Once you’ve invented the best thing since wearable technology, you’ll probably want to fund it. If you’re looking for investors to catapult your next-gen genius, you’ll need to know what investors want and how they decide where to put their money.
To impress the pockets out of investors, you’ll need to:
Put good people behind the project. Guy Kawasaki is a startup legend and the author of “The Art of the Start” (which, if you haven’t read yet, you probably should). Ask Kawasaki about why your startup’s leadership team matters and he’ll tell you that expertise “is the sum total of what your founders can do.”
More often than not, whether you sink or sail depends less on the viability of the idea itself and more on who it is that’s driving the boat. Does your team have grit? Are they resilient? Do they have the passion and motivation to get the job done? Are they design-thinkers?
The Y Combinator, based in Mountain View, has provided seed funding to more than 800 startups since 2005 and the notches in its funding belt include organizations like Dropbox, reddit, Scribd and Airbnb. From its application process to its approach to investing and incubation, the Y Combinator is heavily focused on the people behind the project. “The people in your group are what matter most to us,” explains the funding application. “We look for brains, motivation, and a sense of design. Experience is helpful but not critical. Your idea is important too, but mainly as evidence that you can have good ideas.”
At the end of the day, leadership’s competence is the No. 1 predictor of a startup’s success. If you’re a startup, your team is your greatest asset.
Grab them out of the gate. How long do you usually spend vacillating between two products in the grocery store? Or two seemingly similar apps? One minute? A few seconds? That’s about how long you have to impress an investor.
Investors spend an enormous amount of time determining which startups are a smart investment and which aren’t. That means investors read thousands of applications and listen to hundred of pitches, and it makes them a tough crowd to impress. But if you can impress them, you probably have what it takes to impress your customers. And if you can impress your customers, you’ll likely produce a solid return on investment. Ergo, you’re going to have to impress a tough crowd, and you don’t have a lot of time to do it.
If the Y Combinator receives 1,000 applications each day and has 10 days to read them, each partner will end up reading 100 applications per day. If your’s isn’t overwhelmingly more convincing than the competition, it probably doesn’t have much of a chance. The Y Combinator recommends you make your entire pitch exceptionally clear and concise: “Whatever you have to say, give it to us right in the first sentence, in the simplest possible terms.” If you can’t impress them right out of the gate, they can’t trust you’ll impress your customer out of the gate either.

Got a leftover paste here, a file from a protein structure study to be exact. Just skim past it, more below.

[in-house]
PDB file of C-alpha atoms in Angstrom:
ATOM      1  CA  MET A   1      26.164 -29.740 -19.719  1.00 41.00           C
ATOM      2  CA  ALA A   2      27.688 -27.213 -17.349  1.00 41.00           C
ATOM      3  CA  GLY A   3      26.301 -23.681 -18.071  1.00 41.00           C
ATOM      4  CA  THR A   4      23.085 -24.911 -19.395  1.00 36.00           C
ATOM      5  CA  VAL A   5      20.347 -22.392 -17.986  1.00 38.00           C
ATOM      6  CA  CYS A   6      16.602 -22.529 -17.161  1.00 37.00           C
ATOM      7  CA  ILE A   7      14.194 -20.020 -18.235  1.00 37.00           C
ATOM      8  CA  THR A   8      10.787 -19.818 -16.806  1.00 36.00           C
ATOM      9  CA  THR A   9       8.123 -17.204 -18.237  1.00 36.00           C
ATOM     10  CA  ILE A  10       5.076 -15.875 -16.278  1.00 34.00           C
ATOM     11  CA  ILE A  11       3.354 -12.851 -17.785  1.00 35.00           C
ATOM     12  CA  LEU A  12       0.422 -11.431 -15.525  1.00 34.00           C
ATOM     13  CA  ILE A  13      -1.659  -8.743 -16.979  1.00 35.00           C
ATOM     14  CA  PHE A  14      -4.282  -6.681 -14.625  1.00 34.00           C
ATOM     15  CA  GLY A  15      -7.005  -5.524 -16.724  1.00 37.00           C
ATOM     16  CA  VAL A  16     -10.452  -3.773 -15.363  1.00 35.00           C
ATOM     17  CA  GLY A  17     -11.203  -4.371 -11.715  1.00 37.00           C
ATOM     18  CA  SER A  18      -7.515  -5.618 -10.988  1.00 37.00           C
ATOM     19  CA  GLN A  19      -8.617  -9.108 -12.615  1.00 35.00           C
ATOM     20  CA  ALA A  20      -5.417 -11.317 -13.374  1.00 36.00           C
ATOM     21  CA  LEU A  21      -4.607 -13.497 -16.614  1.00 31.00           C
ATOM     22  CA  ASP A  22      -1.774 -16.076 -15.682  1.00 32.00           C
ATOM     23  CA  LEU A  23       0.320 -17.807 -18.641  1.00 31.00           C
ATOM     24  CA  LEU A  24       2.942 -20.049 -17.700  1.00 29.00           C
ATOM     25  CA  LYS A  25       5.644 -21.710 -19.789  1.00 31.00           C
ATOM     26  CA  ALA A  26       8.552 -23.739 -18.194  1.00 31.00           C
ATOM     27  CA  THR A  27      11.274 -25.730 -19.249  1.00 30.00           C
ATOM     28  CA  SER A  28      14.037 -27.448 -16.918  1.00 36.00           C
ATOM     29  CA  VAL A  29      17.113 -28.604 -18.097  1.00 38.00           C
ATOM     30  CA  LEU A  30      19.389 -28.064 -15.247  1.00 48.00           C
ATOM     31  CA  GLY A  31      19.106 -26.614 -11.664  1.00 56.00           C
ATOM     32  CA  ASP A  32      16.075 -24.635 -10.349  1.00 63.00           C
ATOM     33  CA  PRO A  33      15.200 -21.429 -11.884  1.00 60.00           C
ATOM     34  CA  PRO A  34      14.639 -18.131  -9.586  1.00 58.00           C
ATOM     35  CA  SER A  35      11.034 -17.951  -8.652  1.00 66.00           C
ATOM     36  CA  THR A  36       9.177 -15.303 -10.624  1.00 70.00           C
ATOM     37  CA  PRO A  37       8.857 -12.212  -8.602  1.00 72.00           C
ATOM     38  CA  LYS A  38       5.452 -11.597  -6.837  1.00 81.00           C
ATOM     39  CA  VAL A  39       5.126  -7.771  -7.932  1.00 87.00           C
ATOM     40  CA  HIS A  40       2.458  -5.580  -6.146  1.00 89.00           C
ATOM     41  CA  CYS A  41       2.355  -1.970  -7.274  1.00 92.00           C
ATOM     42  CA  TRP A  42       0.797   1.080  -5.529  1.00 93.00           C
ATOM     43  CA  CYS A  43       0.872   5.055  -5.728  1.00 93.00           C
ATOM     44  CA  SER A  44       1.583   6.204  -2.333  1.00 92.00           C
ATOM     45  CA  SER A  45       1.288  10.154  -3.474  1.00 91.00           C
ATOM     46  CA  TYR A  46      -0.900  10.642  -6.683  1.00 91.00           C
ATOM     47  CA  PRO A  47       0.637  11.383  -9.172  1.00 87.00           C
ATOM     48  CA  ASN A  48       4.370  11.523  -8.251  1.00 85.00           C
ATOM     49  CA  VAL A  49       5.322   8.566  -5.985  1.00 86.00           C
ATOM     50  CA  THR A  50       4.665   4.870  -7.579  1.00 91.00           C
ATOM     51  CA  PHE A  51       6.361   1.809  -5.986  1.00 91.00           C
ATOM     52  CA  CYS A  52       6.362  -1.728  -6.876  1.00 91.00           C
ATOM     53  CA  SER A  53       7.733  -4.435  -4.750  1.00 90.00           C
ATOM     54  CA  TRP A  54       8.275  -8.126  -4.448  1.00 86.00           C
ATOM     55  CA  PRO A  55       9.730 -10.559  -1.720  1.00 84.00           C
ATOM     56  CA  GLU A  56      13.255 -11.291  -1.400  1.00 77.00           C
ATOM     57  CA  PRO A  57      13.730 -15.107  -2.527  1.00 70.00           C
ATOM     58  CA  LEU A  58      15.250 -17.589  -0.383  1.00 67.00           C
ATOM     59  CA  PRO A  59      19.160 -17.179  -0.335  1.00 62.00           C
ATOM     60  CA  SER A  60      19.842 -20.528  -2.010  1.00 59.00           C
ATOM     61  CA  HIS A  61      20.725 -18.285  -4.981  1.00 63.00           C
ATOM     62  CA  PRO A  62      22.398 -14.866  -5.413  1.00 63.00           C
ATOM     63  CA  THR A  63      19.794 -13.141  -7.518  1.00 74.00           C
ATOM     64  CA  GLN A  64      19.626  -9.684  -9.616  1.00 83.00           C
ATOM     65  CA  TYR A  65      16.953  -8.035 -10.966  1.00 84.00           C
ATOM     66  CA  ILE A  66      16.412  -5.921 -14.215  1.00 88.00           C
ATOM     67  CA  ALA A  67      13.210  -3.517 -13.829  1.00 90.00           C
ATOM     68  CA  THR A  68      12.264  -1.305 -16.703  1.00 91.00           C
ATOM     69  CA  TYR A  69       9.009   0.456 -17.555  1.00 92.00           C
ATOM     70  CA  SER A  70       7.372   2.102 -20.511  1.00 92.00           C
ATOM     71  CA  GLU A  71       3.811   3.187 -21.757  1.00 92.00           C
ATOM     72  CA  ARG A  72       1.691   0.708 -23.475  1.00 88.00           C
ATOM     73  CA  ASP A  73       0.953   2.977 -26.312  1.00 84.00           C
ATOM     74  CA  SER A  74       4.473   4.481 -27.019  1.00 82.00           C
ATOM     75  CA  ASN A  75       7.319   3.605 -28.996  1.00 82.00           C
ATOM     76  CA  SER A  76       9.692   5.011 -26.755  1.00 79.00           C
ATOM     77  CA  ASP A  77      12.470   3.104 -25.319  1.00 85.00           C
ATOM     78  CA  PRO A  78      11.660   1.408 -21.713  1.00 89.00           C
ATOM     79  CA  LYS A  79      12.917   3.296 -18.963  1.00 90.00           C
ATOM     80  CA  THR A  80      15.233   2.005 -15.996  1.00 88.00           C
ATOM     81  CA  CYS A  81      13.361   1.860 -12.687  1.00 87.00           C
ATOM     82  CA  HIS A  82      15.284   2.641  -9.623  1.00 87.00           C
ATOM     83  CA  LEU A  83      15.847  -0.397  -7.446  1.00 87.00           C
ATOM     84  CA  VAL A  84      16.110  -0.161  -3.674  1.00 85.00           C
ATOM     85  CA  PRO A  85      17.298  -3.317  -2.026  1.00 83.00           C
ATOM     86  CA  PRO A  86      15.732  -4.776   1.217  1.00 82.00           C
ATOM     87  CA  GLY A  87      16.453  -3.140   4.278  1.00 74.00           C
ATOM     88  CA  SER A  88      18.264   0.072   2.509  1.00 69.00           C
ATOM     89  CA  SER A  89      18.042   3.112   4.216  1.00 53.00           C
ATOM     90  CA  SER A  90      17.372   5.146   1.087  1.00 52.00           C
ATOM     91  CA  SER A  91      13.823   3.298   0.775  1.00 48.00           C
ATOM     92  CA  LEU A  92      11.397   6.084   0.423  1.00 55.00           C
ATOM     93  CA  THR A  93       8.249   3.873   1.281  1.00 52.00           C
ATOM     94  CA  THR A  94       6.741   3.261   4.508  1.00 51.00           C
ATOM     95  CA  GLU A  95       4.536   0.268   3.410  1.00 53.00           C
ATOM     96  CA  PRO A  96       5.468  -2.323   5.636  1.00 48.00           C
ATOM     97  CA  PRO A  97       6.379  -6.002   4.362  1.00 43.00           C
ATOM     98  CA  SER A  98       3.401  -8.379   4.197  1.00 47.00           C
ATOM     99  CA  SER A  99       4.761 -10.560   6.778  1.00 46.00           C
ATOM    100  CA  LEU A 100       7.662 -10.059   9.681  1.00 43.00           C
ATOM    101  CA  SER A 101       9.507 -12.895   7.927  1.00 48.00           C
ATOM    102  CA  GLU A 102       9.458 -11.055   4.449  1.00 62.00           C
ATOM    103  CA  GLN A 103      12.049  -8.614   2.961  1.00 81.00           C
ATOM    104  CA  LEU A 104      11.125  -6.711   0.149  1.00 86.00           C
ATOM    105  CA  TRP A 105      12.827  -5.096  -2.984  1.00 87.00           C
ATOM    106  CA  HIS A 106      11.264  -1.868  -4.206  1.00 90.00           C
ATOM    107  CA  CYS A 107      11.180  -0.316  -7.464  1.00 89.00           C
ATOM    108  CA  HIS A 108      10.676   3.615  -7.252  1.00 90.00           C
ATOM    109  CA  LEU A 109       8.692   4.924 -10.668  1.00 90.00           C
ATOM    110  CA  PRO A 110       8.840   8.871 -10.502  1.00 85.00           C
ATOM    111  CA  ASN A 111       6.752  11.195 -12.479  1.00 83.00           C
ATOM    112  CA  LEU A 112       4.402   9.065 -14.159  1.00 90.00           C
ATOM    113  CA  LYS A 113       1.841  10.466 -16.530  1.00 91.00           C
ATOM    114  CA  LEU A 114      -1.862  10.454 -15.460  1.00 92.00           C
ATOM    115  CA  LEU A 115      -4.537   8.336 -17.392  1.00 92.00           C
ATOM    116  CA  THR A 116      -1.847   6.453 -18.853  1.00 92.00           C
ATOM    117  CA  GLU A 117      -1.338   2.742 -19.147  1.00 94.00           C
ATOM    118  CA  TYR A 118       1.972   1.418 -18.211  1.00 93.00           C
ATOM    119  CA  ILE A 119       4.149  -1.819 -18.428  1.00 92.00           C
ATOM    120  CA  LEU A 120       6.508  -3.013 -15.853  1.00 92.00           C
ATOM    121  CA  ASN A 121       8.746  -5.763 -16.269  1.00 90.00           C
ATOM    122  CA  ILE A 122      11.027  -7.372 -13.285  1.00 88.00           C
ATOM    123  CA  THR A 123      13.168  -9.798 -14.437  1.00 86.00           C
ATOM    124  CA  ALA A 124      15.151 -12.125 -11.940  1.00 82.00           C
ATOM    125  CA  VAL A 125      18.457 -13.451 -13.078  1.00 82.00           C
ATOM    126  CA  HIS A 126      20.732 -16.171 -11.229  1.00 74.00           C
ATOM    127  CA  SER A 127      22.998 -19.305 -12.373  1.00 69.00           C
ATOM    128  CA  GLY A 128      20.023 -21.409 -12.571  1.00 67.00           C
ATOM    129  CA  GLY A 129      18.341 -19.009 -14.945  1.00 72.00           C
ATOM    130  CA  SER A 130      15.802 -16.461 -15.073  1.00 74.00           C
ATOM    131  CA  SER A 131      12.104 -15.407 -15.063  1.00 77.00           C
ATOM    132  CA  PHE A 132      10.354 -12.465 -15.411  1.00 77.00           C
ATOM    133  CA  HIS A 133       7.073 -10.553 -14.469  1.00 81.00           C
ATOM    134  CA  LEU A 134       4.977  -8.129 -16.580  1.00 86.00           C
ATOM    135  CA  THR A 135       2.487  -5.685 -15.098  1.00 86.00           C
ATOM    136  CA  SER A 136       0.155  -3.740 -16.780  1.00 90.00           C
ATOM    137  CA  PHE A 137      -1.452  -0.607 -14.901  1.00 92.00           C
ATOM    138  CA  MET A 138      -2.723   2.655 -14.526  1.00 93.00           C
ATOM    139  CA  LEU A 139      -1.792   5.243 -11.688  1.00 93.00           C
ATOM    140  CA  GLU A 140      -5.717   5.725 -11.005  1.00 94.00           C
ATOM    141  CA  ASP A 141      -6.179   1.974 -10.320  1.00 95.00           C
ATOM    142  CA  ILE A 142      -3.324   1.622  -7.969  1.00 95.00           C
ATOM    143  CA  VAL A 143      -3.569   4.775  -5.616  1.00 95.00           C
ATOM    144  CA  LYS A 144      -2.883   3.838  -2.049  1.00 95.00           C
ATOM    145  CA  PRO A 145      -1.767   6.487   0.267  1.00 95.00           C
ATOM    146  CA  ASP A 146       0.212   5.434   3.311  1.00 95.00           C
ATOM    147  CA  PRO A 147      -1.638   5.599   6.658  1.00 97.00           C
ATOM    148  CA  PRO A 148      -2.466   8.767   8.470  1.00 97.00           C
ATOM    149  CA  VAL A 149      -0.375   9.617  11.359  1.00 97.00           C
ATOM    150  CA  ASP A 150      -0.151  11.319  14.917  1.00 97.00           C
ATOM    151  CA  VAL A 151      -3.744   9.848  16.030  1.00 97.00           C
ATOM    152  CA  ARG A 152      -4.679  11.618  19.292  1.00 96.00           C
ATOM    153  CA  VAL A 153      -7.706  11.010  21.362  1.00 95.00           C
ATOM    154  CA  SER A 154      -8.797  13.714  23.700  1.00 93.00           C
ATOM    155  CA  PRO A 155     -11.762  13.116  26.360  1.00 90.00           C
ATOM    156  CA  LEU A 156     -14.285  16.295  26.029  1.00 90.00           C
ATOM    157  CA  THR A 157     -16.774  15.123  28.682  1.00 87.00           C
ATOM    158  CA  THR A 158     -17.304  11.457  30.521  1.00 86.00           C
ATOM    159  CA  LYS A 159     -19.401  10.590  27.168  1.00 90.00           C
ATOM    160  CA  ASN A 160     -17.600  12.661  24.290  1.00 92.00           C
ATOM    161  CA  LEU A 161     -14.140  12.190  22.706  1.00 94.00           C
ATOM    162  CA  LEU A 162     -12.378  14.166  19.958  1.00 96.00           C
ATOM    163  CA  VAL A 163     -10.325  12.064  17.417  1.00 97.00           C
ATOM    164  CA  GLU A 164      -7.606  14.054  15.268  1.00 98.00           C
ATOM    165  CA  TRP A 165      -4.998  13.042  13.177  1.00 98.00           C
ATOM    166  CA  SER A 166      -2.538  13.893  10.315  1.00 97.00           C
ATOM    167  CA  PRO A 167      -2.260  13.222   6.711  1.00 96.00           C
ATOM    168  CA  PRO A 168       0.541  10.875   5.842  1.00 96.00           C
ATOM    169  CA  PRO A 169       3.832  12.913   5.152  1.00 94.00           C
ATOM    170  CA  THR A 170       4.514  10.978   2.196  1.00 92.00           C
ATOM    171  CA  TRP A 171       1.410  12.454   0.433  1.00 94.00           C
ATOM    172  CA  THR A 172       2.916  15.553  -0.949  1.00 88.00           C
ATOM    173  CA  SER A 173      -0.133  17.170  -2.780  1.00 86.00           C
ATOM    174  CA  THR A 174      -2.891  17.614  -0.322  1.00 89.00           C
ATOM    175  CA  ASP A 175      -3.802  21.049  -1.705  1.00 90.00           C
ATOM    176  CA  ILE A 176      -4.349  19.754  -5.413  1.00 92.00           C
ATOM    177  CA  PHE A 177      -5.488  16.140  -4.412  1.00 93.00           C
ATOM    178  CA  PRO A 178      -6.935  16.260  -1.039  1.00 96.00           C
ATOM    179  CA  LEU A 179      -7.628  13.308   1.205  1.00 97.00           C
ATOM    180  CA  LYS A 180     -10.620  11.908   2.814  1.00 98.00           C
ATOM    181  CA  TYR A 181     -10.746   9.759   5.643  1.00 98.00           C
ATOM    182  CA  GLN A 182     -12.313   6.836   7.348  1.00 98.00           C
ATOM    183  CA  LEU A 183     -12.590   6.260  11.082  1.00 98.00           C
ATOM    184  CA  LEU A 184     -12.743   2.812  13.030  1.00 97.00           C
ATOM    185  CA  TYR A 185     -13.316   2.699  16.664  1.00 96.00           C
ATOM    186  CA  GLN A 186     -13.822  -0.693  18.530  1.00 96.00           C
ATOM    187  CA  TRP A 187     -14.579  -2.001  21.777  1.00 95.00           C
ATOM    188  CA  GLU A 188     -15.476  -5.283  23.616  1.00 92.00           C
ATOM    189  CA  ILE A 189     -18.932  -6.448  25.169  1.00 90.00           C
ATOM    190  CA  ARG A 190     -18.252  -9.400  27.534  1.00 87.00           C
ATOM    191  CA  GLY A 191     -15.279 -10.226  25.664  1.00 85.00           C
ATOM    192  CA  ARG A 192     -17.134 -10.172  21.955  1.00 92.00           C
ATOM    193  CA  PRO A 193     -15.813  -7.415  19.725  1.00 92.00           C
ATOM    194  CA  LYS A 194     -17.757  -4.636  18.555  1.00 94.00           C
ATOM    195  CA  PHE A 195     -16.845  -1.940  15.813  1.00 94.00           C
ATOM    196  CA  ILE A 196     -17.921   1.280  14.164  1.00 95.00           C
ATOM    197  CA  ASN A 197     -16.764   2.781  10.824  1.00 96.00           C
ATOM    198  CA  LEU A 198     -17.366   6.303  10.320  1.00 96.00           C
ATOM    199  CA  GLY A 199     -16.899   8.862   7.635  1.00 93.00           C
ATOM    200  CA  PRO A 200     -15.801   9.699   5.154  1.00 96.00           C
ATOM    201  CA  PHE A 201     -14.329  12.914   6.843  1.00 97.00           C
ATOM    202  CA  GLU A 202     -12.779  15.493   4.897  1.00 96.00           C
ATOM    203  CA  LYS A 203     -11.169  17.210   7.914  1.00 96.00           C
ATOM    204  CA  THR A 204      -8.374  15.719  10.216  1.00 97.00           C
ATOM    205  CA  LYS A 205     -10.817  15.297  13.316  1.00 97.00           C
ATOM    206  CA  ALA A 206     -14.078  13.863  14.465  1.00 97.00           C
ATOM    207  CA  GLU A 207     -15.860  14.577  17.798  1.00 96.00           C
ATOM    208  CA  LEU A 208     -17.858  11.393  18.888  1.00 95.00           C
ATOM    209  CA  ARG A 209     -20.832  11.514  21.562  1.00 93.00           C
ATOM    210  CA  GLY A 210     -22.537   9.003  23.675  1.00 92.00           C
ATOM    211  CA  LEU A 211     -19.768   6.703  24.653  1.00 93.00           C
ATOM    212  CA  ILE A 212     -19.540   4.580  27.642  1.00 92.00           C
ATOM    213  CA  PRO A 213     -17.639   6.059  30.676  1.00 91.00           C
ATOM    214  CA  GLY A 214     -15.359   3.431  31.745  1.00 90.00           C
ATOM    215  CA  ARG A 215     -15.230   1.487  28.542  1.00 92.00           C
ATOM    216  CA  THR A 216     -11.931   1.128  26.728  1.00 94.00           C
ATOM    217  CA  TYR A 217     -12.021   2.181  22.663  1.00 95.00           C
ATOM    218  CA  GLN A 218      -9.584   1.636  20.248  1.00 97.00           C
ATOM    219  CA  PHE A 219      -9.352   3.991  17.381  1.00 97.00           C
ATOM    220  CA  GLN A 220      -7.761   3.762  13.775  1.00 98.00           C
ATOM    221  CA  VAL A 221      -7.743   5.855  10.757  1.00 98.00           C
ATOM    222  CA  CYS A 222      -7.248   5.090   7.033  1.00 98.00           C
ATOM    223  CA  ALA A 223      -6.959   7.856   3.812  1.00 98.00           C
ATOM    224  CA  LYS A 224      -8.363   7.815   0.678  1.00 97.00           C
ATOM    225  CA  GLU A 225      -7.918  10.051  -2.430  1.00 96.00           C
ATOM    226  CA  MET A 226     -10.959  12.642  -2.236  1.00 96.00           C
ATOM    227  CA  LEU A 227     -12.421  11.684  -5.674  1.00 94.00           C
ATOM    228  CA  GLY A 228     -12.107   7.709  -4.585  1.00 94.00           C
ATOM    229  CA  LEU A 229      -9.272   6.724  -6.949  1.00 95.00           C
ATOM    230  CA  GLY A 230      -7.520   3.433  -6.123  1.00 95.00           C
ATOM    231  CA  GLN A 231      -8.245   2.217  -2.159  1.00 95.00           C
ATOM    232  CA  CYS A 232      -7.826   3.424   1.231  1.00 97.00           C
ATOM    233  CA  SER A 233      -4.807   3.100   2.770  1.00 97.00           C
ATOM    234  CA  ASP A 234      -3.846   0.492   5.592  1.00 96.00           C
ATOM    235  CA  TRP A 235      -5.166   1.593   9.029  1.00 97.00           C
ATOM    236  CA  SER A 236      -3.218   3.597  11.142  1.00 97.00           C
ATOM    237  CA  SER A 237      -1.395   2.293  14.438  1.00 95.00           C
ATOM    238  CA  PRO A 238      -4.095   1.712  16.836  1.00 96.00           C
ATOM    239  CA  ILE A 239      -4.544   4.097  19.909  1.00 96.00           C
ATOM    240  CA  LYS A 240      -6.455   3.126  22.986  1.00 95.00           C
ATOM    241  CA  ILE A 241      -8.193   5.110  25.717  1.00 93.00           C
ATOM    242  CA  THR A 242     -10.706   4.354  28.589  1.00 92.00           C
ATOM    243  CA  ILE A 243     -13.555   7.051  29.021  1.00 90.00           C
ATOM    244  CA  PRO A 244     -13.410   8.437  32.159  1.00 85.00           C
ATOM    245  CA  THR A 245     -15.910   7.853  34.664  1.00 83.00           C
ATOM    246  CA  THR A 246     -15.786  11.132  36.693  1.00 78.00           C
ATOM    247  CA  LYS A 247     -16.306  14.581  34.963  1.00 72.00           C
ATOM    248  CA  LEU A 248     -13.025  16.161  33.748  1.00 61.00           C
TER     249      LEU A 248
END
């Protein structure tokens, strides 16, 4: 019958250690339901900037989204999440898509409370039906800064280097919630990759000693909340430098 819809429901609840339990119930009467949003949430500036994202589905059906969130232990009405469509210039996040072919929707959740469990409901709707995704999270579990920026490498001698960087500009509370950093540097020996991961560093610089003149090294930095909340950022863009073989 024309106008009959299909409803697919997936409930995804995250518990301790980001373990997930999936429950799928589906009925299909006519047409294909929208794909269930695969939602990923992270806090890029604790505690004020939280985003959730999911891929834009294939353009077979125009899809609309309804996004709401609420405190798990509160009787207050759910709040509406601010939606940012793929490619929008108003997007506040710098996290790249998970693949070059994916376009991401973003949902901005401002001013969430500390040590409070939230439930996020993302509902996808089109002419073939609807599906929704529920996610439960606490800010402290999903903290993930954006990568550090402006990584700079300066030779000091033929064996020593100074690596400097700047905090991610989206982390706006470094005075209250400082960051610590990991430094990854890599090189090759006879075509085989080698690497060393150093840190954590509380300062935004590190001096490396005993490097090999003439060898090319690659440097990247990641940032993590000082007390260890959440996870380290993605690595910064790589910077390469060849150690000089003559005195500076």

Do your research. Impressing an investor is a little like getting something approved by the FDA: They’re going to evaluate the research you present to make the case for your product. If you can’t pitch it, they’re going to assume you probably can’t own it, drive it or sell it. They want to see that you’ve done your due diligence, understand your customer, know your market and have vetted this idea thoroughly.
It’s on you to prove that this is a viable investment. When you’ve done your homework, you make it a whole lot easier for them to say yes.
Pick the right homebase. If you’re looking to start a career in film, you’ll probably end up in Hollywood. If you want to kickstart a career in wine, you’ll likely explore opportunities in Napa. And according to Kirk Uhler, CEO at the Sacramento Area Regional Technology Alliance, it wasn’t so long ago that tech investors wanted your new tech startup to be headquartered in Silicon Valley, to safeguard their investment.
Investors love clusters. But their blind faith in them may be a thing of the past. The cost of doing business in Silicon Valley has been rising even faster than the cost of rent, and rent has been increasing at an average rate of $390 a month since 2012. The tech boom has made the cost of doing business in the Bay increasingly difficult for bootstrapped ventures looking to manage for cash flow.
“Their investment dollars go farther here in Sacramento” explains Uhler, “and local success breeds local success, which is why we’re seeing such an increase in investor activity in Sacramento.”
The tech clusters developing in Sacramento have been shaking up the traditional model of moving to the source of funding. If you’re investing in agricultural, sustainable technology and/or medical technology, then Sacramento is the new place to be. As the cost of doing business impacts startups around the Bay, investors are becoming increasingly interested in why you’re founding where you are and what makes your region of choice a viable option.
Investing in your community is about more than just doing what’s right; it’s smart for your business’s future — and its bottom line.
What turned Ship Your Enemies Glitter, an angry glitter brand, into an overnight sensation? It was different.
Thinking about progressive company cultures probably brings to mind businesses like Google, Twitter, Facebook — companies with free snacks and bean bag chairs. But it’s not the toys and perks that create these cultures. Collaborative-style seating and ping pong tables are the side effects, rather than the catalysts, of enviable and innovative company cultures.
Instead of taking a shortsighted and high-cost approach to business building, counter-culture entrepreneurs start with that earlier question: What happens when the dream dies?